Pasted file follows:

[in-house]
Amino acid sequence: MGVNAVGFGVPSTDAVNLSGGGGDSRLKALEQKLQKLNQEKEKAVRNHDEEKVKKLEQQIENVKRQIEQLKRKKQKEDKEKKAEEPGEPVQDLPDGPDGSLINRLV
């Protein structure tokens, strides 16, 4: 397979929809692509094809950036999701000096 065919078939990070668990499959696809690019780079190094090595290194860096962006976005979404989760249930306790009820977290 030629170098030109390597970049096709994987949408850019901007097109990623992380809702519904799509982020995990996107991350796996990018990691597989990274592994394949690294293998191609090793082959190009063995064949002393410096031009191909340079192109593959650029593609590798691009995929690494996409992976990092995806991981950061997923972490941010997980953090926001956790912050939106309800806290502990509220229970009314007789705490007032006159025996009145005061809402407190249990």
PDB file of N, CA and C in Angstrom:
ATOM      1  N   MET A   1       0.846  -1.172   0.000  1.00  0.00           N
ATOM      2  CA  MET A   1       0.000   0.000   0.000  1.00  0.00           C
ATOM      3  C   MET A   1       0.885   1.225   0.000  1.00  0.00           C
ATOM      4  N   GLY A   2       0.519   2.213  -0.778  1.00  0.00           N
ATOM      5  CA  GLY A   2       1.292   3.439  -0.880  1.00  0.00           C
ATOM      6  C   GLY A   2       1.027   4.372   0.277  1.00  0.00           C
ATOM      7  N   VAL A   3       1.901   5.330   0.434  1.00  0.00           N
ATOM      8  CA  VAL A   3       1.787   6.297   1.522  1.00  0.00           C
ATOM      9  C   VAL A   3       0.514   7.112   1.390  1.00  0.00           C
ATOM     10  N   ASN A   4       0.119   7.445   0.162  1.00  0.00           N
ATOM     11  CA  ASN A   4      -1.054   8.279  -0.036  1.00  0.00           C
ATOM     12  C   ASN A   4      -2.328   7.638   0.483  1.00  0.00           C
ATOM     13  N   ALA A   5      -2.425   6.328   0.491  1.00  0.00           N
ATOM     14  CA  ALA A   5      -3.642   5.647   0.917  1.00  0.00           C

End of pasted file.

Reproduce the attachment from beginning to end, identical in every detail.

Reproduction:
[in-house]
Amino acid sequence: MGVNAVGFGVPSTDAVNLSGGGGDSRLKALEQKLQKLNQEKEKAVRNHDEEKVKKLEQQIENVKRQIEQLKRKKQKEDKEKKAEEPGEPVQDLPDGPDGSLINRLV
């Protein structure tokens, strides 16, 4: 397979929809692509094809950036999701000096 065919078939990070668990499959696809690019780079190094090595290194860096962006976005979404989760249930306790009820977290 030629170098030109390597970049096709994987949408850019901007097109990623992380809702519904799509982020995990996107991350796996990018990691597989990274592994394949690294293998191609090793082959190009063995064949002393410096031009191909340079192109593959650029593609590798691009995929690494996409992976990092995806991981950061997923972490941010997980953090926001956790912050939106309800806290502990509220229970009314007789705490007032006159025996009145005061809402407190249990």
PDB file of N, CA and C in Angstrom:
ATOM      1  N   MET A   1       0.846  -1.172   0.000  1.00  0.00           N
ATOM      2  CA  MET A   1       0.000   0.000   0.000  1.00  0.00           C
ATOM      3  C   MET A   1       0.885   1.225   0.000  1.00  0.00           C
ATOM      4  N   GLY A   2       0.519   2.213  -0.778  1.00  0.00           N
ATOM      5  CA  GLY A   2       1.292   3.439  -0.880  1.00  0.00           C
ATOM      6  C   GLY A   2       1.027   4.372   0.277  1.00  0.00           C
ATOM      7  N   VAL A   3       1.901   5.330   0.434  1.00  0.00           N
ATOM      8  CA  VAL A   3       1.787   6.297   1.522  1.00  0.00           C
ATOM      9  C   VAL A   3       0.514   7.112   1.390  1.00  0.00           C
ATOM     10  N   ASN A   4       0.119   7.445   0.162  1.00  0.00           N
ATOM     11  CA  ASN A   4      -1.054   8.279  -0.036  1.00  0.00           C
ATOM     12  C   ASN A   4      -2.328   7.638   0.483  1.00  0.00           C
ATOM     13  N   ALA A   5      -2.425   6.328   0.491  1.00  0.00           N
ATOM     14  CA  ALA A   5      -3.642   5.647   0.917  1.00  0.00           C